Is that true of your training as well and trying to stay ahead of the curve with training? It seems like in the financial service industry, you guys have to go out and get more updates every year with your training. Is that something that you find helpful or is that a restriction on your business?
It’s not a restriction. There are different things. There’s always continuing education, which are requirements. We have to make sure our licenses are staying active and that we’re completing the course required each year on ethics and how to deal with senior investors and anti-money laundering. These are some of the things that we have to do each year for training.
I did a video about training our people. We’re in an interesting time. If we focus on training our people and growing our skills, we’re going to come out of this downturn much stronger. During a boom time, we often say that we don’t have time to train our people. During this time when we have a lot more time and people working remotely, my bet is that a lot of people aren’t going to bother doing any of the training. It seems to be an excuse where you’re forced to do training as well. Is there any training that you guys do outside? You mentioned you’re being a part of the COO Alliance is something you’re doing to work on your skills. Is Scott, the CEO, a part of any organizations and working on his skillset? Do you work on any other leadership skills across your organization or your management team and growing your people?
We definitely do. We take pride in it. We’re always looking for opportunities for team members to grow. Our broker/dealer, Raymond James, offers meetings each year. They have a national conference, which we send some of our associates to. They have a women’s symposium, which I’m supposed to be going too. They also have training for support staff. We send them to the home office so they not only can see the departments and the people and the buildings when they’re calling and communicating with our home office but also get some technology training and meet other people in the field is important. We also always look for opportunities for personal growth. We had an employee that we were getting ready to send to a Tony Robbins event for some personal growth, and that got canceled. We look for opportunities outside that’s work-related.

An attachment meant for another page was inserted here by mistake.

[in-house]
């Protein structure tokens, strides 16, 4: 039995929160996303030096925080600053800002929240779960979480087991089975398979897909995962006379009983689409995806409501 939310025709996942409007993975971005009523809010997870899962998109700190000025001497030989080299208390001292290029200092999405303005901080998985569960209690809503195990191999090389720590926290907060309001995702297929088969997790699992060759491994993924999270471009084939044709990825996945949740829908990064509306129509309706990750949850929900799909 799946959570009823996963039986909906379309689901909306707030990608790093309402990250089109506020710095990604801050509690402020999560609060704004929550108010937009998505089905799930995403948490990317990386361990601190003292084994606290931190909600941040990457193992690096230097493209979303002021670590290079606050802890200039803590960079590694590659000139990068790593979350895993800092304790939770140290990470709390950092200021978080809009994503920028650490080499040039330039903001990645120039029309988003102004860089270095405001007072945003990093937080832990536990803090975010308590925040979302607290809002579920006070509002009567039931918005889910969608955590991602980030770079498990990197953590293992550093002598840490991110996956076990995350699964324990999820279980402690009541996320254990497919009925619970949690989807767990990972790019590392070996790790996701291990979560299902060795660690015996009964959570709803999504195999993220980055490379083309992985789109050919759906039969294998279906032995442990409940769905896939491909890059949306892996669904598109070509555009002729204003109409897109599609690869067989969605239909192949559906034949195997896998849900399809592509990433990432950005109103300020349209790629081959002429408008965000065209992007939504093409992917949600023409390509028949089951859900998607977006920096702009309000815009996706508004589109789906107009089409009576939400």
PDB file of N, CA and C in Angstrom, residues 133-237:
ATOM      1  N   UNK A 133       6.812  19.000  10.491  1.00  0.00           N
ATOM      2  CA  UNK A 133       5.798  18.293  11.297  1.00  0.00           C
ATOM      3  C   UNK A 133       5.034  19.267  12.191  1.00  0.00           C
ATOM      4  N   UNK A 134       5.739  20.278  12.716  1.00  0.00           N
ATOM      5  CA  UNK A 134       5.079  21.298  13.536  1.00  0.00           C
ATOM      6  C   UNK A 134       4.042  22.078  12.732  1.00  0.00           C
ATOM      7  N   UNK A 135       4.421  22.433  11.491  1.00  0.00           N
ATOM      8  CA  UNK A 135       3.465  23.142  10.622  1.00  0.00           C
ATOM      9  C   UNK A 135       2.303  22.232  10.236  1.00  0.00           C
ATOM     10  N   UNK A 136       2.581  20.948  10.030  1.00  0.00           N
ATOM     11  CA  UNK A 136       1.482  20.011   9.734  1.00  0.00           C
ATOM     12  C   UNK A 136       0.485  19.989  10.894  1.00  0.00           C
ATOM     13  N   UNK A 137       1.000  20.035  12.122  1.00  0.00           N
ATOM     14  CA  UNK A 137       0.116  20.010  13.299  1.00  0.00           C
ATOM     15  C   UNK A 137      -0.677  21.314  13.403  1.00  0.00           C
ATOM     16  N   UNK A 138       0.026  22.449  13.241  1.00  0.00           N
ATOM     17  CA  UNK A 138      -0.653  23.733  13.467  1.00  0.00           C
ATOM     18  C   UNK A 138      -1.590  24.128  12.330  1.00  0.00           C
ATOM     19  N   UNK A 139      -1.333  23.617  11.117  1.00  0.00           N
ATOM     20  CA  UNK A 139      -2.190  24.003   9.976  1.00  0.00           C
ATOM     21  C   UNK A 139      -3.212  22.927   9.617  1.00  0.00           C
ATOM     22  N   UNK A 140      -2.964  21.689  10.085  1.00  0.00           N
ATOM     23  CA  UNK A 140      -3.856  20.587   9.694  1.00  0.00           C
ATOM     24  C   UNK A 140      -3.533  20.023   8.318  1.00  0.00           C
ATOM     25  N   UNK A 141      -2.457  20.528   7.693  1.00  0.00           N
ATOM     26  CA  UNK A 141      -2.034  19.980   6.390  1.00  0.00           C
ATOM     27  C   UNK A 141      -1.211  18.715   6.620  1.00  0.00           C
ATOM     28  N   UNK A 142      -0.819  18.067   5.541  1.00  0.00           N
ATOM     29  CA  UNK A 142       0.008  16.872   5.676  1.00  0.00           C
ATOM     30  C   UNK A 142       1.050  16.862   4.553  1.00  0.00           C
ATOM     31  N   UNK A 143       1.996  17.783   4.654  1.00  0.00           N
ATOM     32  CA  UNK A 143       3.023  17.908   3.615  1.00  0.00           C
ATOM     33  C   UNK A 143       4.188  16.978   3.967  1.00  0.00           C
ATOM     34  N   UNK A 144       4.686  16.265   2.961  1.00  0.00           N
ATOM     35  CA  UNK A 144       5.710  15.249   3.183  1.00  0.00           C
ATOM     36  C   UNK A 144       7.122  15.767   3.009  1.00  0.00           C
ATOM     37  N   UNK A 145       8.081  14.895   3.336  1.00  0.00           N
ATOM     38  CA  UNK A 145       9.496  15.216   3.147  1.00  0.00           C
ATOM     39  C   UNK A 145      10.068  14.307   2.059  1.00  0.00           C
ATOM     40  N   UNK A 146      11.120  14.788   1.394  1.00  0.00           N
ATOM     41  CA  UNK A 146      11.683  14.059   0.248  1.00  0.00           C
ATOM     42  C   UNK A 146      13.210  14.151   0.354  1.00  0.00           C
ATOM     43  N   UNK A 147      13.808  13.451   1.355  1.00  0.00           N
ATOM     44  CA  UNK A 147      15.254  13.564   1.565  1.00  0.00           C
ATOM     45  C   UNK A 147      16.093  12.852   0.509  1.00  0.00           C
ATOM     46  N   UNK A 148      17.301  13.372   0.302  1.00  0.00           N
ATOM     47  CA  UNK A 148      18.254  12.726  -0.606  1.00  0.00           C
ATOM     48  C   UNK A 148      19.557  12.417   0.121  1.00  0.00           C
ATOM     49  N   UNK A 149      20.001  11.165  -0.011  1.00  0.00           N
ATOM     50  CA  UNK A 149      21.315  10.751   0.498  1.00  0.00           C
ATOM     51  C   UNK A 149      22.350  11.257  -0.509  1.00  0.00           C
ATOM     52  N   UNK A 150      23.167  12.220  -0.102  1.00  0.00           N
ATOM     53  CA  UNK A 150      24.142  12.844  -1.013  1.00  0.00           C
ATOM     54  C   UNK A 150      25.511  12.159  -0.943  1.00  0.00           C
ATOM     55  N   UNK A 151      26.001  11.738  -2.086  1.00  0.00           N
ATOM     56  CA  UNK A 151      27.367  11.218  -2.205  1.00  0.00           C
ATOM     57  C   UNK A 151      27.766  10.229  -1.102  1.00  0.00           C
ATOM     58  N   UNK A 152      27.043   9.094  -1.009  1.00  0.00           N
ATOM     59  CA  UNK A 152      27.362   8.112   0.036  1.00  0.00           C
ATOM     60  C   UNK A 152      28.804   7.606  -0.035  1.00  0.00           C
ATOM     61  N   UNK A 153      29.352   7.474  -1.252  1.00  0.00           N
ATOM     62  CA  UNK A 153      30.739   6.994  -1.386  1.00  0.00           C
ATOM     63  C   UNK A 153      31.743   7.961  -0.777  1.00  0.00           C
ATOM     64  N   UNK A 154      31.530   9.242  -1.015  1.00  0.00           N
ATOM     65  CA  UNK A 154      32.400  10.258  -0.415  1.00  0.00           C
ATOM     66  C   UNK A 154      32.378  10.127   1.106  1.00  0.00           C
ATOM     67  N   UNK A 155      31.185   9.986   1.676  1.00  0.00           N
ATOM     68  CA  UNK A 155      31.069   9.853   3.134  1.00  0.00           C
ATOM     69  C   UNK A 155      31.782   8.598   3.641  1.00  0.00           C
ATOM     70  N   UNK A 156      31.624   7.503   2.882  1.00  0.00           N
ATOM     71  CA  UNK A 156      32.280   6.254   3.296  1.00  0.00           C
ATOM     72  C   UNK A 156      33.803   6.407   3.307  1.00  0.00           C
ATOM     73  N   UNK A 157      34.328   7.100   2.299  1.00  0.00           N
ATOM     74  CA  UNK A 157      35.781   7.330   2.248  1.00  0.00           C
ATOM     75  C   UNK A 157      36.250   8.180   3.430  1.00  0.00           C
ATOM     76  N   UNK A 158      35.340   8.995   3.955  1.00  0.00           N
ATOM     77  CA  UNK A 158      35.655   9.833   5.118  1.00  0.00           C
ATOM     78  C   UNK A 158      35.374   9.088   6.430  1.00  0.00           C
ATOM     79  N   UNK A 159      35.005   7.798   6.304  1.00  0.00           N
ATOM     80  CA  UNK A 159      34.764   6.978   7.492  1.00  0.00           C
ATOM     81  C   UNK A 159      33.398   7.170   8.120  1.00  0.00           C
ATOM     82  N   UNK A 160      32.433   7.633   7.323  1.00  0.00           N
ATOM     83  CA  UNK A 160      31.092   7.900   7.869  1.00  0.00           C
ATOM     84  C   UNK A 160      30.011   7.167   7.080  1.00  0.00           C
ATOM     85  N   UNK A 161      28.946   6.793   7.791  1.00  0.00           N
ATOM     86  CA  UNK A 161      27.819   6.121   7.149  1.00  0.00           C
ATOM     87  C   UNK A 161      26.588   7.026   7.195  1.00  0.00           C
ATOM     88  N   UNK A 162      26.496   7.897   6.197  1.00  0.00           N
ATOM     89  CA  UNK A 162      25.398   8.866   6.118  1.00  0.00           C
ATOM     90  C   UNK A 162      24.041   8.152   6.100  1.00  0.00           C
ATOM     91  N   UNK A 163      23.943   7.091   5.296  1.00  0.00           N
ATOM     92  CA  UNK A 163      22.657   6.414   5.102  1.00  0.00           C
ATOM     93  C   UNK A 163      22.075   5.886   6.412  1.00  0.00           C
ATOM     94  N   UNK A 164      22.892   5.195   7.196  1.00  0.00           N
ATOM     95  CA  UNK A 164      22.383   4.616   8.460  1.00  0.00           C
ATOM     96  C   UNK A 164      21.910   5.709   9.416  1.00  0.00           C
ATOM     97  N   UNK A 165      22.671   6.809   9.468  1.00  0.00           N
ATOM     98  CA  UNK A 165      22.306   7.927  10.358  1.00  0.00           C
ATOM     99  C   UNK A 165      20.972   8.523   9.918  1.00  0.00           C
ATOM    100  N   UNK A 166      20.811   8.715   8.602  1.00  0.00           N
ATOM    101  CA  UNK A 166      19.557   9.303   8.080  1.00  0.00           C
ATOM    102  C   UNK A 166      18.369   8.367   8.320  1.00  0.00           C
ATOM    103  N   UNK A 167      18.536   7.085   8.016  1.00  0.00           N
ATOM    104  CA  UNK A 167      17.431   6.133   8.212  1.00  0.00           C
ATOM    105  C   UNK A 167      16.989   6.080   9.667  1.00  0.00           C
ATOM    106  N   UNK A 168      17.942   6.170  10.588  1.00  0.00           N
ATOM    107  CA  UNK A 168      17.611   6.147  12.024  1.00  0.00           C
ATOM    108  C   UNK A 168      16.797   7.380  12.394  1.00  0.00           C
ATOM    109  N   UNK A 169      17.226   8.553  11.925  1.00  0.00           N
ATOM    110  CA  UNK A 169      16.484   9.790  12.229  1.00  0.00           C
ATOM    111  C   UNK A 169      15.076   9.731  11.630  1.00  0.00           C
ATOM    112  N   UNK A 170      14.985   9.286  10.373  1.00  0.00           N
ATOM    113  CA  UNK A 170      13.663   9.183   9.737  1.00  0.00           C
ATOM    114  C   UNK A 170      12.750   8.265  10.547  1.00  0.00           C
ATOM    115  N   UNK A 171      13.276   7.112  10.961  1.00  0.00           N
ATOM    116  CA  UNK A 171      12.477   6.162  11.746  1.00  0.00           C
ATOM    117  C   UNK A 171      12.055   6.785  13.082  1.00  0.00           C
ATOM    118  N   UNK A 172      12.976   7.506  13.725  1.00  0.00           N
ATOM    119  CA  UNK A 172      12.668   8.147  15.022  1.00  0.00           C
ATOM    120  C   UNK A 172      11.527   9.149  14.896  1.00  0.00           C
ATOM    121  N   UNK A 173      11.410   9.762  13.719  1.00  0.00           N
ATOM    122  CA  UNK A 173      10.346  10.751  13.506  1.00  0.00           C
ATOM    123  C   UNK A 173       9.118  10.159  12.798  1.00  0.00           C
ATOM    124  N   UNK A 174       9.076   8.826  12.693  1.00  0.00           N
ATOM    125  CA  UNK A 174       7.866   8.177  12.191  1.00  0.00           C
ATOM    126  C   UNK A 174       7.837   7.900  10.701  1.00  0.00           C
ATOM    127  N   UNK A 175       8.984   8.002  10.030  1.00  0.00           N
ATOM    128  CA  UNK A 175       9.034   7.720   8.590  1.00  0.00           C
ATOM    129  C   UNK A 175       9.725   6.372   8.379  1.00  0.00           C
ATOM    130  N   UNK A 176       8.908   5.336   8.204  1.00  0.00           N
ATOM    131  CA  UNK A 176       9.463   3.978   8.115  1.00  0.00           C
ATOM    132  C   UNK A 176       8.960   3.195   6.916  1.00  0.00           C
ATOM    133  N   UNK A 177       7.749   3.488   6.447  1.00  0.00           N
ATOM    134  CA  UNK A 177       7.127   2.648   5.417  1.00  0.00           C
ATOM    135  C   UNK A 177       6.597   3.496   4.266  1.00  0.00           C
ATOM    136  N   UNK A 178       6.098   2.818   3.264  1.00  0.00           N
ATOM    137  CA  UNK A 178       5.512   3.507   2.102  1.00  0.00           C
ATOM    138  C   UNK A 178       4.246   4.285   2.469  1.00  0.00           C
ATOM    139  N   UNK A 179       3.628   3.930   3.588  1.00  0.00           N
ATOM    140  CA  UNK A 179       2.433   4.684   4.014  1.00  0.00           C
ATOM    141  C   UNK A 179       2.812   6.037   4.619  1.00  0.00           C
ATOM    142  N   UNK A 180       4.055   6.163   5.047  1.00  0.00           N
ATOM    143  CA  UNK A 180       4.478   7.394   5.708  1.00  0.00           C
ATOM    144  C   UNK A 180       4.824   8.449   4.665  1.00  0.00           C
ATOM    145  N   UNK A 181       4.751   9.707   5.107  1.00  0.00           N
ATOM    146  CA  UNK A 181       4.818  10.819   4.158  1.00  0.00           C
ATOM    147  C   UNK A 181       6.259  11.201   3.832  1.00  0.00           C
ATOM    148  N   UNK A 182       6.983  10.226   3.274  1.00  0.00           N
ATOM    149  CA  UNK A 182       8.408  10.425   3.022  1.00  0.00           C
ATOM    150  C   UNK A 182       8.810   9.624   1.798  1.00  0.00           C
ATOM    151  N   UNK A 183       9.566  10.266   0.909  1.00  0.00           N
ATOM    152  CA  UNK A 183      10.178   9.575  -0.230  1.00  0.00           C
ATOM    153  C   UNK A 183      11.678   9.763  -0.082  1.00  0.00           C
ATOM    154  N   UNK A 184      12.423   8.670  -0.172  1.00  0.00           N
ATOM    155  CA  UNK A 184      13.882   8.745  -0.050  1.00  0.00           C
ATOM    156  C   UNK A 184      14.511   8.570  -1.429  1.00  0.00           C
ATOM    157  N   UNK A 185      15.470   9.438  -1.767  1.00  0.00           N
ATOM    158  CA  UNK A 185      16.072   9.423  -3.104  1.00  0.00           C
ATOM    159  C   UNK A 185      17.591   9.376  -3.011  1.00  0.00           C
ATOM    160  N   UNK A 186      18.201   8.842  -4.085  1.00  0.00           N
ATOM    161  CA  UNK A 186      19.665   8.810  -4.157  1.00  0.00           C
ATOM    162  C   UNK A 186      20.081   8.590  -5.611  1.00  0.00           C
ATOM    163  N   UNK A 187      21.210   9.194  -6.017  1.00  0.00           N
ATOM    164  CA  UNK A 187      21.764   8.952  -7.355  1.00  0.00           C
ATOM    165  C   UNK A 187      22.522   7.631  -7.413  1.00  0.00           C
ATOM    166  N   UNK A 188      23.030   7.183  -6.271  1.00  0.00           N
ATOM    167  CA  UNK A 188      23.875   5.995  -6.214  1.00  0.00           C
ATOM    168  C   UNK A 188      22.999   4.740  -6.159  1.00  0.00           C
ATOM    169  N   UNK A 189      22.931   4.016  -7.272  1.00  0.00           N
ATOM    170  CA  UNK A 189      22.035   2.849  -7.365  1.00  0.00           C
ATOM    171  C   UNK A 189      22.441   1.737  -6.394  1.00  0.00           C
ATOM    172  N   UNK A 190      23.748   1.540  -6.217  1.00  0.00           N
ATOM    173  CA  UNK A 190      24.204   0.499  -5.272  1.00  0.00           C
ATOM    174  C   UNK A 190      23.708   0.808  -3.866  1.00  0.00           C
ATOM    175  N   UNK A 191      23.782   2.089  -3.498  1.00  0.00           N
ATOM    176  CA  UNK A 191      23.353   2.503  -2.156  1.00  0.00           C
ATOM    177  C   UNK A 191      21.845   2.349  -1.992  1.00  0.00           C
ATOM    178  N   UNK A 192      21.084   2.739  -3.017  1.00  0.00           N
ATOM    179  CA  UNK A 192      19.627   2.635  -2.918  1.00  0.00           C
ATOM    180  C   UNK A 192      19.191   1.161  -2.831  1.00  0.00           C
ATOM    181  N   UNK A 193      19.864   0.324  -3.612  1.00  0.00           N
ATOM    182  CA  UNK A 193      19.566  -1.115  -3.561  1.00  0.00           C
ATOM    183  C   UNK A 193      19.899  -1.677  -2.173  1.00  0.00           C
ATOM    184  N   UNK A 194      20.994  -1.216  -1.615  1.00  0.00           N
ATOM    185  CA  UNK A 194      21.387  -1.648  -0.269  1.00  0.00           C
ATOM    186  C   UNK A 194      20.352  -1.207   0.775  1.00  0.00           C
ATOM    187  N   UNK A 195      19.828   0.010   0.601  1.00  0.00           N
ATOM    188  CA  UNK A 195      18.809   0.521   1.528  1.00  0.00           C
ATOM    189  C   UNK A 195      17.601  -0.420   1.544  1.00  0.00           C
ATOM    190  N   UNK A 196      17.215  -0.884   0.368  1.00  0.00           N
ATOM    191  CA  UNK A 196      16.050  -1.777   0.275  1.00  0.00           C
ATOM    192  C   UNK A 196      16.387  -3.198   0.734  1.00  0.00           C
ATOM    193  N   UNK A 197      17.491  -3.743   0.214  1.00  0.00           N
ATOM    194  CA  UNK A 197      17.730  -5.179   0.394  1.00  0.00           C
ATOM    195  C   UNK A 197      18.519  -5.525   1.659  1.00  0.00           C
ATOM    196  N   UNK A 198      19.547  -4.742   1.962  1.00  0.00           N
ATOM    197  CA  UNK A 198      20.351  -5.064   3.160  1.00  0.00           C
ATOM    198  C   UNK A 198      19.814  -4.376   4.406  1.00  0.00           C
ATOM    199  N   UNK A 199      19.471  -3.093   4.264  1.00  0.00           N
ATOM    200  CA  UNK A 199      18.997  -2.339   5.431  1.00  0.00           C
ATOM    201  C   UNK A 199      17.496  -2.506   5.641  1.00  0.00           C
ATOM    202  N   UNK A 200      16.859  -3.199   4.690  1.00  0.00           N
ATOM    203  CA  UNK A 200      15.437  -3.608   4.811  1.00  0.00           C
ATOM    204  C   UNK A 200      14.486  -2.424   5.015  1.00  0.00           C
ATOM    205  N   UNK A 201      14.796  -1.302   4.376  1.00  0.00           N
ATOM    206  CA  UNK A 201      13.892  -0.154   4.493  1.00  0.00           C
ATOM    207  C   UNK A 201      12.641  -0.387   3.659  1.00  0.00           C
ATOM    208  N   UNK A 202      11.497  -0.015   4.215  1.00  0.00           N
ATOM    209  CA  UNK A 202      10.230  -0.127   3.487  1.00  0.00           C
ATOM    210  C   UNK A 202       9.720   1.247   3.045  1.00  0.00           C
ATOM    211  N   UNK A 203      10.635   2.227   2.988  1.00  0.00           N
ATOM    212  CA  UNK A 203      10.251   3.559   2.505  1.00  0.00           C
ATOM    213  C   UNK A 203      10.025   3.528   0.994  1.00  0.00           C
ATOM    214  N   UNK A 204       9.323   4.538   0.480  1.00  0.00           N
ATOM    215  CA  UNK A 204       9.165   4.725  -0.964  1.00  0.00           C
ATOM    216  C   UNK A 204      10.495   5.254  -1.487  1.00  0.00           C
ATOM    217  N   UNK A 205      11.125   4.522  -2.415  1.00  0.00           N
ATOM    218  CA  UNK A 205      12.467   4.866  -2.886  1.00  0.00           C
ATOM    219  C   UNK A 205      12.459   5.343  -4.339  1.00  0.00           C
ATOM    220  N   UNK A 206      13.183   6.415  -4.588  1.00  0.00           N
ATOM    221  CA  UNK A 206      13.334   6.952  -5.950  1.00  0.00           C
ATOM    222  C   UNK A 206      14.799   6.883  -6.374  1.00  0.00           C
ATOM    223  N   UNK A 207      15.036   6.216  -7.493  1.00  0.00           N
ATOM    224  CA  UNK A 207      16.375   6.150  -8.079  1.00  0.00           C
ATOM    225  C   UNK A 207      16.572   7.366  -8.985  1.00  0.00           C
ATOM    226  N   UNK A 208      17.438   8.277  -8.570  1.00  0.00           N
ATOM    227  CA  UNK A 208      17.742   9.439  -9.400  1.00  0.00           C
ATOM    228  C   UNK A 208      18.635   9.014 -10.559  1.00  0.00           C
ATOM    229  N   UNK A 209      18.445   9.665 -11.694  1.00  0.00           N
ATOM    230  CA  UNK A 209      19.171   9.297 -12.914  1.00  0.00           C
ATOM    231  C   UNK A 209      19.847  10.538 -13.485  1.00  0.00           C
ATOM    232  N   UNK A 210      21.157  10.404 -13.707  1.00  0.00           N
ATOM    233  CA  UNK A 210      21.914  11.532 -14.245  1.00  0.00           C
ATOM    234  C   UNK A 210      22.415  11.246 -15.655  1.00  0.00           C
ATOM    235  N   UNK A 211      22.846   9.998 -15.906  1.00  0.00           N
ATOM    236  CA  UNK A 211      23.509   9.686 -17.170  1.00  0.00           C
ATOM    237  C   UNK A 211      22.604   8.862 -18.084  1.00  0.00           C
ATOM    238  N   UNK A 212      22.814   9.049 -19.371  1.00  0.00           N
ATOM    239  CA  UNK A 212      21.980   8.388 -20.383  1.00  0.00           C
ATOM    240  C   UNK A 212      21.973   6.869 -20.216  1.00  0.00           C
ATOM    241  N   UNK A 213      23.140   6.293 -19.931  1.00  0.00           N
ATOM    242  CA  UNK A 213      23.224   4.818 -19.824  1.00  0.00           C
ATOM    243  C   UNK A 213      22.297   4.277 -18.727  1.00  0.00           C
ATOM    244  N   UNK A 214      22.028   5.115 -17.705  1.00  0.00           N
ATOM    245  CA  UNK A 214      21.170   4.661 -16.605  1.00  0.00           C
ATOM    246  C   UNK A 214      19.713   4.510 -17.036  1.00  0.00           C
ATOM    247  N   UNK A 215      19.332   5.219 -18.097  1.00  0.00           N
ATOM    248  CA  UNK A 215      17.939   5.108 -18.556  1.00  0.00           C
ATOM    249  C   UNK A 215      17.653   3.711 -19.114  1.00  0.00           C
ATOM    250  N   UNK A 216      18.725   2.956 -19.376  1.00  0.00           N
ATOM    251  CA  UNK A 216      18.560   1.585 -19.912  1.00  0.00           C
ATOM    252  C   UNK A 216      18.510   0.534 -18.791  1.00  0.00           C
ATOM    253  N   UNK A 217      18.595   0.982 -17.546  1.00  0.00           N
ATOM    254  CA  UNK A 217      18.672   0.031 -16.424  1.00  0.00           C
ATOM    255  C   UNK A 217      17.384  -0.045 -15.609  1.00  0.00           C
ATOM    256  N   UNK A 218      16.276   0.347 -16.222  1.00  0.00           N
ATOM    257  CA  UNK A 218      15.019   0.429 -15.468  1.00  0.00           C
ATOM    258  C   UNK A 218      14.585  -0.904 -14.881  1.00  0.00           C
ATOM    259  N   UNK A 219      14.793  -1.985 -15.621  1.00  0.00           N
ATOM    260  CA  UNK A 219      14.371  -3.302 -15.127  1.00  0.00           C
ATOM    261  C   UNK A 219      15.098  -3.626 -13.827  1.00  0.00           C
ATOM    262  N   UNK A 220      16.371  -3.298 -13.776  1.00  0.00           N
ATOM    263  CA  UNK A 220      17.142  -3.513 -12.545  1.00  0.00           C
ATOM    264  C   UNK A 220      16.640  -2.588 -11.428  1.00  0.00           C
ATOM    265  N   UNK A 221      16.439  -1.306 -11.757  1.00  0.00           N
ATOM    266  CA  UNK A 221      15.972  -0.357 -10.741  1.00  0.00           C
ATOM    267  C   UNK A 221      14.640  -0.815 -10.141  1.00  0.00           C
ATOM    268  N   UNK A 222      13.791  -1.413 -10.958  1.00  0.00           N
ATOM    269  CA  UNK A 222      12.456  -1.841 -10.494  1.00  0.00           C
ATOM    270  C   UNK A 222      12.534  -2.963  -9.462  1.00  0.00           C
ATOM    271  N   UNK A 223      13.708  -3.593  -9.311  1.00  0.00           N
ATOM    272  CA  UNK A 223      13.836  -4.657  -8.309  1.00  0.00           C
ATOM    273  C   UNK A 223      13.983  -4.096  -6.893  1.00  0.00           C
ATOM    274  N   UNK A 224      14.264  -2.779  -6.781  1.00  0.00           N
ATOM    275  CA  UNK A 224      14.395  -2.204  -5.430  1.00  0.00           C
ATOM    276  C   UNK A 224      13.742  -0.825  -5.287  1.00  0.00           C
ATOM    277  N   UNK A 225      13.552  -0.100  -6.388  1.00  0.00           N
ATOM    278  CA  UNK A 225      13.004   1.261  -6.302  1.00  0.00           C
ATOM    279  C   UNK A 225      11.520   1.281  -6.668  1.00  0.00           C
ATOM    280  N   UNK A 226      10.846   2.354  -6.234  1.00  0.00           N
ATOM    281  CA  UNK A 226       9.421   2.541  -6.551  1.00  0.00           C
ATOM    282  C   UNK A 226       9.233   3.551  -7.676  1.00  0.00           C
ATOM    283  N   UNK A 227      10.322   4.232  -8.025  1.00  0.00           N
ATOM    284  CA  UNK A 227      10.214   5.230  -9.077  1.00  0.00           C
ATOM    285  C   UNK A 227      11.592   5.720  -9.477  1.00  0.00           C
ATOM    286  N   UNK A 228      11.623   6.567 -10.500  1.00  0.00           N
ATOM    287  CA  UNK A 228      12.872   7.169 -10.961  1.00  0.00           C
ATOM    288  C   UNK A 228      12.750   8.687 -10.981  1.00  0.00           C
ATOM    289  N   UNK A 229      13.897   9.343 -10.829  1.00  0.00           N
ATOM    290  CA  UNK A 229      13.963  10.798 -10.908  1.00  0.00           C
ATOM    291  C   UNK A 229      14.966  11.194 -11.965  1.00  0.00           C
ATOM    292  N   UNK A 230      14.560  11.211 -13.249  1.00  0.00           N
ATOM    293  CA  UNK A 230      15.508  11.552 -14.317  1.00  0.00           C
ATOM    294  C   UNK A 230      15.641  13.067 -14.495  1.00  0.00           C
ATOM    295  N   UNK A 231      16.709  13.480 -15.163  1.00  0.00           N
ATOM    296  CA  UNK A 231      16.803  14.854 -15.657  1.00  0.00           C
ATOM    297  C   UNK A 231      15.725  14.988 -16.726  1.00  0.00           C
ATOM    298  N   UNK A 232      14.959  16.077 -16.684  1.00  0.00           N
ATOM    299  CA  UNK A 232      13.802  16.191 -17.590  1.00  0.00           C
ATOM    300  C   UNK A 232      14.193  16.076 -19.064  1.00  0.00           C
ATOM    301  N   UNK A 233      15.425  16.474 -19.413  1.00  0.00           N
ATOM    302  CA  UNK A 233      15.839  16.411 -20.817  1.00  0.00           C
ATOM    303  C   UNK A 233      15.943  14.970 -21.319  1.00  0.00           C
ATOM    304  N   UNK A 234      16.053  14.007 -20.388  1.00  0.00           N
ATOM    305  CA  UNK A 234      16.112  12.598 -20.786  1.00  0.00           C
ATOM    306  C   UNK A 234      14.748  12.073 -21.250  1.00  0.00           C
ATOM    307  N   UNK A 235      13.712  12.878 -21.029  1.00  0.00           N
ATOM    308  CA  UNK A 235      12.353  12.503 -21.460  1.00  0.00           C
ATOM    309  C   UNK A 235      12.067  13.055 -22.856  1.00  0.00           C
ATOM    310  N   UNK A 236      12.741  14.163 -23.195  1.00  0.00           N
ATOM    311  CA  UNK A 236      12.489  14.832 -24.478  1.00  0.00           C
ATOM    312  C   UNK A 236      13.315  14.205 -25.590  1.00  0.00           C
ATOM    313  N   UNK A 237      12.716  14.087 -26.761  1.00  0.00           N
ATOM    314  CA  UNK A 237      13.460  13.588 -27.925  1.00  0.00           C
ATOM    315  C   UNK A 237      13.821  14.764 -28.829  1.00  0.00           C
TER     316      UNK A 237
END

Another change that you’ve had to encounter because of this whole COVID-19 and the whole social distancing that we’re going through and the family lockdowns and kids at home. You’re also a mother of three kids. You’re having to take care of kids while you’re also operating a business. How has that change impacted you? How have you had to adapt to that?
It’s been pretty interesting. My husband is in health care. He’s out and about. I’m trying to stay away from him. I locked myself in my room to do this show. What I did was I’ve created a schedule for them each day, down to each minute of what they’re supposed to be doing. I’ve incorporated chores and schoolwork and free time into their dailies and outside time. I make sure they get some fresh air each day. I work that around conference calls and meetings for myself. When I was going to be on a conference or doing this podcast, I have them outside playing so that they’re not disturbing me.
It’s funny how we’re going to have to adapt to all this stuff. It’s interesting watching companies have to deal with going remote and how many major large organizations are adapting to this quite quickly. I spoke to a client of mine in Colombia who has 800 employees. He’s ramping up to 1,100. He’s got 750 of his 800 people working from home. He’s got the next 50 getting ready to work from home. He’s buying the last 50 people laptops and Wi-Fi access so they can be at home. It’s pretty interesting to see how companies that used to be 100% location-based are able to adapt during this change.
It’s interesting to see how many companies are going to maintain that and see the cost savings maybe on not having an office location, but maybe shifting to something that can work remotely. It’s forcing us to do this trial period of how it works.